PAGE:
This may be difficult to believe, but even though I own a gym it’s hard for me to find time to workout. So when someone tells me it’s tough for them to find time to work out, I can sympathize…really!

You see, most days if I’m at the gym I work twelve or fifteen-hour days. Don’t get me wrong, I LOVE being in the gym, but there is always something more to do that pulls me away from starting my workout. So, just like many of you, I’ve had to build a strategy for getting in my workouts and I’d like to share that in the hopes that it might help some of you out, too.

My Strategy
Even in those really rough weeks where I might have a busier-than-normal schedule, I still manage to get in at least five workouts. Here’s how:

  1. I Prioritize. I’ve mentioned before that I use a daily checklist, and that it is an important part of how I get things done. Exercise is on that list, and I make sure there are at least five checks every week.
  2. I keep it short when time is short. Sometimes I may only have 20-30 minutes to spare, so I always remind myself that even a short workout is great. In other words, if you only have 25 minutes to work out, it’s 25 minutes well-spent…and it counts!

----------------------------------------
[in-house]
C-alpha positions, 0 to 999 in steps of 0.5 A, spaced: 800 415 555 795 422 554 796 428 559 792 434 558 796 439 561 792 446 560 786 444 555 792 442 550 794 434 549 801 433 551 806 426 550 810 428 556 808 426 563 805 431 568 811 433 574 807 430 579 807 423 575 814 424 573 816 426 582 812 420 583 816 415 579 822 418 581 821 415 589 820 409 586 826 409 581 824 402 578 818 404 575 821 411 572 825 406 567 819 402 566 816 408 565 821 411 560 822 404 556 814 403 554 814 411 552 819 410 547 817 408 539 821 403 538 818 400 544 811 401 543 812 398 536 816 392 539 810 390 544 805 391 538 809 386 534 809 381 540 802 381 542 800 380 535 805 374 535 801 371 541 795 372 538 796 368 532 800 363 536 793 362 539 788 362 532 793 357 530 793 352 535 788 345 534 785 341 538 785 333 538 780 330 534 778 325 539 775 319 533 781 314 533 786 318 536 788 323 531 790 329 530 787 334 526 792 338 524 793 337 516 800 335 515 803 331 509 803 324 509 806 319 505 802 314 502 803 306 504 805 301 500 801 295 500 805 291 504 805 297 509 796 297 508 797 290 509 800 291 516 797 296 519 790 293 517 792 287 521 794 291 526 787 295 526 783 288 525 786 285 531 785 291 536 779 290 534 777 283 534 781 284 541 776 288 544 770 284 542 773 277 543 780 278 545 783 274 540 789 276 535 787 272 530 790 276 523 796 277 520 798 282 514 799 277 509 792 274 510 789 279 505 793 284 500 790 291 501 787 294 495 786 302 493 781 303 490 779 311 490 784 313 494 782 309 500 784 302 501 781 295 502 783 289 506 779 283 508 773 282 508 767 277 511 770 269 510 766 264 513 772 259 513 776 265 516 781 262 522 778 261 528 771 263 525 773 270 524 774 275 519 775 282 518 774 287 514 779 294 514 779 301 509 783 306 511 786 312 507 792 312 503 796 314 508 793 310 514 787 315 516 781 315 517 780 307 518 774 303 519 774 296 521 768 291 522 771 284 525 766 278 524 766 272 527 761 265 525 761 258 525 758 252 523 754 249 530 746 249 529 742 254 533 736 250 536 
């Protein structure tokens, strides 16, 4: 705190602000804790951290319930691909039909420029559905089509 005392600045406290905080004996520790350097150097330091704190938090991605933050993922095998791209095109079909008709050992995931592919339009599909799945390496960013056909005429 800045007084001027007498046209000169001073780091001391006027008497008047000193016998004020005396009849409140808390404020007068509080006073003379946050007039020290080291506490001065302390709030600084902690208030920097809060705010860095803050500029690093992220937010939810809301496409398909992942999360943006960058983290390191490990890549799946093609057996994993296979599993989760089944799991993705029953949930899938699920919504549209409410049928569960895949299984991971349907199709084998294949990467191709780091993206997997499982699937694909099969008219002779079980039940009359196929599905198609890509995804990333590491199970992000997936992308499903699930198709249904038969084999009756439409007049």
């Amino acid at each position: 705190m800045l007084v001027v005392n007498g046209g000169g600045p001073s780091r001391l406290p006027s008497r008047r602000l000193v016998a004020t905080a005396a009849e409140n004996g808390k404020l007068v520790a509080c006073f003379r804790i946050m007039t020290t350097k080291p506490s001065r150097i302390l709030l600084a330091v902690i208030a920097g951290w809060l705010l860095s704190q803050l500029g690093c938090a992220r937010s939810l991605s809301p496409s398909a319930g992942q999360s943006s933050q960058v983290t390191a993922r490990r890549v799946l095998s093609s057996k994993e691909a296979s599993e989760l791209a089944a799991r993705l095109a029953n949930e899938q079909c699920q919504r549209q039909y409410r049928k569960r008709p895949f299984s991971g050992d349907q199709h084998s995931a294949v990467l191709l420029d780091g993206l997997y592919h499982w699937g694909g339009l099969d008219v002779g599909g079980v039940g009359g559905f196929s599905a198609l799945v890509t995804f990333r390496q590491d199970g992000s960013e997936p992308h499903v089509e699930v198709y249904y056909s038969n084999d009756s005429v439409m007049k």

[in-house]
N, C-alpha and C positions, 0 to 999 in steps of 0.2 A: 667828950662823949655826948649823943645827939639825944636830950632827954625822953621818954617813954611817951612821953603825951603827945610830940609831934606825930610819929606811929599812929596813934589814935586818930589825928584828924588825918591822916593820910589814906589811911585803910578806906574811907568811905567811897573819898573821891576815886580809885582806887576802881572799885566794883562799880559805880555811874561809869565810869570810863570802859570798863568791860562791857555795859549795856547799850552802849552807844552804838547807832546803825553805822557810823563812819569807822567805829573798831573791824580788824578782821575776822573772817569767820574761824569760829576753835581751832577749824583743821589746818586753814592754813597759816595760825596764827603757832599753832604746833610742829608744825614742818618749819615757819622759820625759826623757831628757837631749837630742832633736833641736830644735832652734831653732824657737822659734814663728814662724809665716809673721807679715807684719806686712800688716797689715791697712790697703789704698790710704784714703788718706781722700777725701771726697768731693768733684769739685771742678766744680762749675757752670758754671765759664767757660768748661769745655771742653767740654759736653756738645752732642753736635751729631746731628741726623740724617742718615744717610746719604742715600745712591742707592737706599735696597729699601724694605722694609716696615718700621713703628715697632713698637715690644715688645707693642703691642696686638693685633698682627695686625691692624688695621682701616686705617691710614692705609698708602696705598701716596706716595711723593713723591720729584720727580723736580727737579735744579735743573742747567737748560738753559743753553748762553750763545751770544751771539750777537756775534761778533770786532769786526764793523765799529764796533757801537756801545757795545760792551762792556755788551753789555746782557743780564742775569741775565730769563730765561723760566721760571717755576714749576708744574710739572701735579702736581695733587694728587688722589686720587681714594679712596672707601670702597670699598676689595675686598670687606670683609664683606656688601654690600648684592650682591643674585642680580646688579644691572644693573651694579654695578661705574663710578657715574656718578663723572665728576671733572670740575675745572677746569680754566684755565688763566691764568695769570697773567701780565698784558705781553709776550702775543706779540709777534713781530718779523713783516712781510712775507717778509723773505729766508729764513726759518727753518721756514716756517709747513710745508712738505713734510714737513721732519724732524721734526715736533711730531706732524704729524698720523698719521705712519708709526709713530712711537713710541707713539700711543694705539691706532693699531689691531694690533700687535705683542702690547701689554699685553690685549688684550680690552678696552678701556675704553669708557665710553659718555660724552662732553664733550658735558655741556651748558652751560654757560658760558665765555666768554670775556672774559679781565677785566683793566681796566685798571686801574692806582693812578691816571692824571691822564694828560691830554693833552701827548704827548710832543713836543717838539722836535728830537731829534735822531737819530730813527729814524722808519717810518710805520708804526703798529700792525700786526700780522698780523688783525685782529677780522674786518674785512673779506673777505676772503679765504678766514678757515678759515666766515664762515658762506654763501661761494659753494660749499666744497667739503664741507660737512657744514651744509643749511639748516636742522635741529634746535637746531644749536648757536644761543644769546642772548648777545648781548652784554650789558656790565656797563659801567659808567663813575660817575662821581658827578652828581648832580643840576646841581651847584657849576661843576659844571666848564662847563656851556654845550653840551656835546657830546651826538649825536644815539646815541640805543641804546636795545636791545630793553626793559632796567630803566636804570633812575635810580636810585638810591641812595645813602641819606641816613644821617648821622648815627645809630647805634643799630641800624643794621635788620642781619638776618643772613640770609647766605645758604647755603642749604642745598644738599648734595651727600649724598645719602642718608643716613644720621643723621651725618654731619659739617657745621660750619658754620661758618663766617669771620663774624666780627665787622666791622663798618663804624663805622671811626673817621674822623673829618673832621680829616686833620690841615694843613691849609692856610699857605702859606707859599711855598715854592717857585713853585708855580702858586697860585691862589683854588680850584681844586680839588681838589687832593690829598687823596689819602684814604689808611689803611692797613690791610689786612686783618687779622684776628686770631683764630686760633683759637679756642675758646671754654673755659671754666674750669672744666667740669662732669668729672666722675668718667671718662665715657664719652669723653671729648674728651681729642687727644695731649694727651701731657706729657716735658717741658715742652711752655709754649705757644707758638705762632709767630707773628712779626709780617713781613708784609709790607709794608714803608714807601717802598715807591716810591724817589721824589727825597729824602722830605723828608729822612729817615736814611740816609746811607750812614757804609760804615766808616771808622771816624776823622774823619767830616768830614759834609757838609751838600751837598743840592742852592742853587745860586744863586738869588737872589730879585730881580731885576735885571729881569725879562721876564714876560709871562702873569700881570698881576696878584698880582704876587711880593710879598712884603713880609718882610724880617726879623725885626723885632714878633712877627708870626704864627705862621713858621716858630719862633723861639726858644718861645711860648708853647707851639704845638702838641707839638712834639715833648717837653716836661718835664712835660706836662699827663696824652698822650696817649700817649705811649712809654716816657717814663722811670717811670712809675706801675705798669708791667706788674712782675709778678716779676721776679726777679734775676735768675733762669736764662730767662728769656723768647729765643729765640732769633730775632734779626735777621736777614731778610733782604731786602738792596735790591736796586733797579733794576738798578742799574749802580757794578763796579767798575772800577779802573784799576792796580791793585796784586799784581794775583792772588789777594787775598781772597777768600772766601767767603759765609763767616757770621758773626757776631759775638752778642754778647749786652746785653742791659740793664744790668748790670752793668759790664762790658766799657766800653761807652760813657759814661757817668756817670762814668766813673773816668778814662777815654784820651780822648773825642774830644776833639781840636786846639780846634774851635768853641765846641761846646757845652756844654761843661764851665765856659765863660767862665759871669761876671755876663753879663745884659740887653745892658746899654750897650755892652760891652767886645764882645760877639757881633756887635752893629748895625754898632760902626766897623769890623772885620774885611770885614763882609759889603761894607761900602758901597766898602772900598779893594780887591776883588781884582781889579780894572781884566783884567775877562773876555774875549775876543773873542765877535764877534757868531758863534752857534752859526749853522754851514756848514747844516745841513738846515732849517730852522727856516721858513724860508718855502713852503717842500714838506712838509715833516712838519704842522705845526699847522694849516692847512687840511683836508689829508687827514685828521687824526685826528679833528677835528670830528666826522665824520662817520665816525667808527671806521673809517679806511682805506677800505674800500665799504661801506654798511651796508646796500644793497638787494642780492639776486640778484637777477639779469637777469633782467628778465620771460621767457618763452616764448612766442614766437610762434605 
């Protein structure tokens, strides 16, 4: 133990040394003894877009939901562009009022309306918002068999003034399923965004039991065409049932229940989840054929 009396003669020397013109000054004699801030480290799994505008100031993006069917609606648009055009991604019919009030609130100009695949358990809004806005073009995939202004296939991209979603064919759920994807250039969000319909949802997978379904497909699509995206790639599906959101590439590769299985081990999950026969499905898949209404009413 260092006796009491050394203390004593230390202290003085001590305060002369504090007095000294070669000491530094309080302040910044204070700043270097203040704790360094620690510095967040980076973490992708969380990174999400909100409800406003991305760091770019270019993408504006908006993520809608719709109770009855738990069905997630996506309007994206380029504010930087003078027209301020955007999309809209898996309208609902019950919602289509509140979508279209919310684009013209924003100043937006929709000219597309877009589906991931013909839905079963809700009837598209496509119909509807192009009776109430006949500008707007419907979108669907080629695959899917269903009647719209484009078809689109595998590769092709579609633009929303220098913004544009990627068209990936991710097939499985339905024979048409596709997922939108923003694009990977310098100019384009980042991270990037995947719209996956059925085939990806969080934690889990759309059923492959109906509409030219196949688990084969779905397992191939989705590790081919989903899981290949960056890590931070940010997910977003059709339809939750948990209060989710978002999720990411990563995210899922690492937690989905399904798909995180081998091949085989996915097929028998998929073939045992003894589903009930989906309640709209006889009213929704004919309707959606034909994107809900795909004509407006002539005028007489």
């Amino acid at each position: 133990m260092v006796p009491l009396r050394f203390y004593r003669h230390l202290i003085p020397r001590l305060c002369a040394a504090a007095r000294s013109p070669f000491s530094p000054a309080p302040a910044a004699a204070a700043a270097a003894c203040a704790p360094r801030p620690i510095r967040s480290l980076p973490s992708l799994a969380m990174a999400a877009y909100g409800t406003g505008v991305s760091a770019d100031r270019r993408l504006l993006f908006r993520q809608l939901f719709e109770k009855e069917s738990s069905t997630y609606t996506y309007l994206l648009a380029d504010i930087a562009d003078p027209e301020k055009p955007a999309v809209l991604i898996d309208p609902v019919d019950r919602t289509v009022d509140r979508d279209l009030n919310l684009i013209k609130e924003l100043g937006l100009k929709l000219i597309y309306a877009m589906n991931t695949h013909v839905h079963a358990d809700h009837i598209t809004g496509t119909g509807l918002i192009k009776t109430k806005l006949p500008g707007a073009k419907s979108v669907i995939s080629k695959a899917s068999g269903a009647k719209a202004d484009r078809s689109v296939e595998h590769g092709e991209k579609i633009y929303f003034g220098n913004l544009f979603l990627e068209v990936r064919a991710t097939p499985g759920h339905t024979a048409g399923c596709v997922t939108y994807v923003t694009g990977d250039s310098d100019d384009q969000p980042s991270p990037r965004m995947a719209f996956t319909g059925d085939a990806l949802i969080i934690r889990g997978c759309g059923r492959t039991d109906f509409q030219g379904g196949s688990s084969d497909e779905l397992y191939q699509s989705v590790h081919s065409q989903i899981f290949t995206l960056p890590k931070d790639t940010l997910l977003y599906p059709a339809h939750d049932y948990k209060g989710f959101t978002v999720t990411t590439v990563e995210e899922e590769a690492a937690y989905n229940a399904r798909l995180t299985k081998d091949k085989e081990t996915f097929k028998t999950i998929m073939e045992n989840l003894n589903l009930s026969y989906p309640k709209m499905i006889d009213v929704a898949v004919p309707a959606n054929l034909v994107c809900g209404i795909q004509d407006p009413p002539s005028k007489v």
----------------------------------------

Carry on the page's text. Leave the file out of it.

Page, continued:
3. I work it “BIG.”  Unless you have hours every day to spend working out, I suggest you focus on exercising the most muscles possible each time you hit the gym. Working the “show” muscles like arms is great, but that is last on my priority list because of my individual goals and time restraints. Without getting too trainery (thank you to our member Paul for that new word) a typical arrangement could be alternate between an upper-body pushing (bench press or pushups), lower body pull (Deadlift, Romanian Deadlift), upper-body pull (rows), and lower body pushing (squat).

My Strategy in Action!

Here’ a sample of my workout from last Saturday. Keep in mind that my goals are to strengthen my shoulder, knees, and back while building muscle and burning fat.

  1. RAMP and foam rolling. 5 minutes. This is our version of a warmup and elevates body temperature and mobilizes the joints.
  2. Resistance Training Circuit. 4 sets with 30s rest between circuits.
    • Single-arm pushups. 8 on each side. I did these elevated since I am not strong enough to do them on the floor with good form.
    • Single-Leg Romanian Deadlift. 8 on each side.
    • Single-Arm TRX Rows. 8 on each side.
    • Single-Leg Total Gym Squats. 8 on each side.
  3. Metabolic or “cardio” Intervals
    • Airdyne cycle sprints. 15 seconds of sprint and 45 seconds of recovery for 8 intervals.

This workout only took me about 30 minutes, and as I write this, my sore abs remind me how powerful single-arm and single-leg exercises are in working core stability. 🙂

I could go on about how this exercise arrangement is efficient and effective for my particular goals (and maybe yours), so comment back if you would like to learn more. Or just give it a try yourself and let me know what you think. I’m all ears.

–Coach Brad

PS The four sets I describe in #2 above are what I like to call “The BIG 4.” I’ll go into more detail in a future blog about how and why I’ve built these into my own workout routine.

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